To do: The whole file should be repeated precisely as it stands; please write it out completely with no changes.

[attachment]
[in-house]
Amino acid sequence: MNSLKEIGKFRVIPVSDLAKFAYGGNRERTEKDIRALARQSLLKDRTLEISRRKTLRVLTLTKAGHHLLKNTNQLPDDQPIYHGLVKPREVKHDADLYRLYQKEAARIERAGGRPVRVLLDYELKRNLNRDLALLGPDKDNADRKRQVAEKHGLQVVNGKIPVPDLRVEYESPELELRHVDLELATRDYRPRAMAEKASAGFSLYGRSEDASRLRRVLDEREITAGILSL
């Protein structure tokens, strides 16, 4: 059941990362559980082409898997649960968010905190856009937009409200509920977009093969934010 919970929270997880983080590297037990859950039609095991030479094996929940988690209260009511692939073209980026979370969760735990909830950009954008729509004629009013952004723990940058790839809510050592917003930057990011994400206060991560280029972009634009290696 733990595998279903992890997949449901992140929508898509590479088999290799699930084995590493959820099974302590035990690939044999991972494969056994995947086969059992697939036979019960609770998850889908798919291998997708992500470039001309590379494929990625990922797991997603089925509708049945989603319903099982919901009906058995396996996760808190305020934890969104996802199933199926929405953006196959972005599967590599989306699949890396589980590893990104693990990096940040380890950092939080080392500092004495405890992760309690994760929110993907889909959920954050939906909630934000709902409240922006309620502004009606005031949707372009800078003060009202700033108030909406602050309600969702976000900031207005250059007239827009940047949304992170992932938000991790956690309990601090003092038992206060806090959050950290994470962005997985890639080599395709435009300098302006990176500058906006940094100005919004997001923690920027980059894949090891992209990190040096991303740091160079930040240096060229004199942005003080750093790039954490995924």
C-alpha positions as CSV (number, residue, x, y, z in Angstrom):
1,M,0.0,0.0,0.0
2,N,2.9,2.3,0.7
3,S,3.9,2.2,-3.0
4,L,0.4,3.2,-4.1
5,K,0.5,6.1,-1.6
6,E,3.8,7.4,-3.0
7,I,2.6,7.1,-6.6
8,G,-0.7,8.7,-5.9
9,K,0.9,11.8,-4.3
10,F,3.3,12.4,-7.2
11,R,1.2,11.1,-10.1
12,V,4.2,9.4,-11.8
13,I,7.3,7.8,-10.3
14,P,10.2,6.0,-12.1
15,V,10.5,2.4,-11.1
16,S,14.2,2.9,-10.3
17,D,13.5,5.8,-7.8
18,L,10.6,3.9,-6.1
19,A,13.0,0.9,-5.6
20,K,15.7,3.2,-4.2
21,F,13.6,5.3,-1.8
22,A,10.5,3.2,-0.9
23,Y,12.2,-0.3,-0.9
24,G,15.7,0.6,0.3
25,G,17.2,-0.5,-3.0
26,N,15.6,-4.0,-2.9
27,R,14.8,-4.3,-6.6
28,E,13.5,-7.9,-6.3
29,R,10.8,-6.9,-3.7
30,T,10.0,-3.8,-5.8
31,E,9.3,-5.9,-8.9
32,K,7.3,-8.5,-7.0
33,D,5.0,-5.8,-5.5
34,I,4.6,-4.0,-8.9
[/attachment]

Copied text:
[in-house]
Amino acid sequence: MNSLKEIGKFRVIPVSDLAKFAYGGNRERTEKDIRALARQSLLKDRTLEISRRKTLRVLTLTKAGHHLLKNTNQLPDDQPIYHGLVKPREVKHDADLYRLYQKEAARIERAGGRPVRVLLDYELKRNLNRDLALLGPDKDNADRKRQVAEKHGLQVVNGKIPVPDLRVEYESPELELRHVDLELATRDYRPRAMAEKASAGFSLYGRSEDASRLRRVLDEREITAGILSL
């Protein structure tokens, strides 16, 4: 059941990362559980082409898997649960968010905190856009937009409200509920977009093969934010 919970929270997880983080590297037990859950039609095991030479094996929940988690209260009511692939073209980026979370969760735990909830950009954008729509004629009013952004723990940058790839809510050592917003930057990011994400206060991560280029972009634009290696 733990595998279903992890997949449901992140929508898509590479088999290799699930084995590493959820099974302590035990690939044999991972494969056994995947086969059992697939036979019960609770998850889908798919291998997708992500470039001309590379494929990625990922797991997603089925509708049945989603319903099982919901009906058995396996996760808190305020934890969104996802199933199926929405953006196959972005599967590599989306699949890396589980590893990104693990990096940040380890950092939080080392500092004495405890992760309690994760929110993907889909959920954050939906909630934000709902409240922006309620502004009606005031949707372009800078003060009202700033108030909406602050309600969702976000900031207005250059007239827009940047949304992170992932938000991790956690309990601090003092038992206060806090959050950290994470962005997985890639080599395709435009300098302006990176500058906006940094100005919004997001923690920027980059894949090891992209990190040096991303740091160079930040240096060229004199942005003080750093790039954490995924």
C-alpha positions as CSV (number, residue, x, y, z in Angstrom):
1,M,0.0,0.0,0.0
2,N,2.9,2.3,0.7
3,S,3.9,2.2,-3.0
4,L,0.4,3.2,-4.1
5,K,0.5,6.1,-1.6
6,E,3.8,7.4,-3.0
7,I,2.6,7.1,-6.6
8,G,-0.7,8.7,-5.9
9,K,0.9,11.8,-4.3
10,F,3.3,12.4,-7.2
11,R,1.2,11.1,-10.1
12,V,4.2,9.4,-11.8
13,I,7.3,7.8,-10.3
14,P,10.2,6.0,-12.1
15,V,10.5,2.4,-11.1
16,S,14.2,2.9,-10.3
17,D,13.5,5.8,-7.8
18,L,10.6,3.9,-6.1
19,A,13.0,0.9,-5.6
20,K,15.7,3.2,-4.2
21,F,13.6,5.3,-1.8
22,A,10.5,3.2,-0.9
23,Y,12.2,-0.3,-0.9
24,G,15.7,0.6,0.3
25,G,17.2,-0.5,-3.0
26,N,15.6,-4.0,-2.9
27,R,14.8,-4.3,-6.6
28,E,13.5,-7.9,-6.3
29,R,10.8,-6.9,-3.7
30,T,10.0,-3.8,-5.8
31,E,9.3,-5.9,-8.9
32,K,7.3,-8.5,-7.0
33,D,5.0,-5.8,-5.5
34,I,4.6,-4.0,-8.9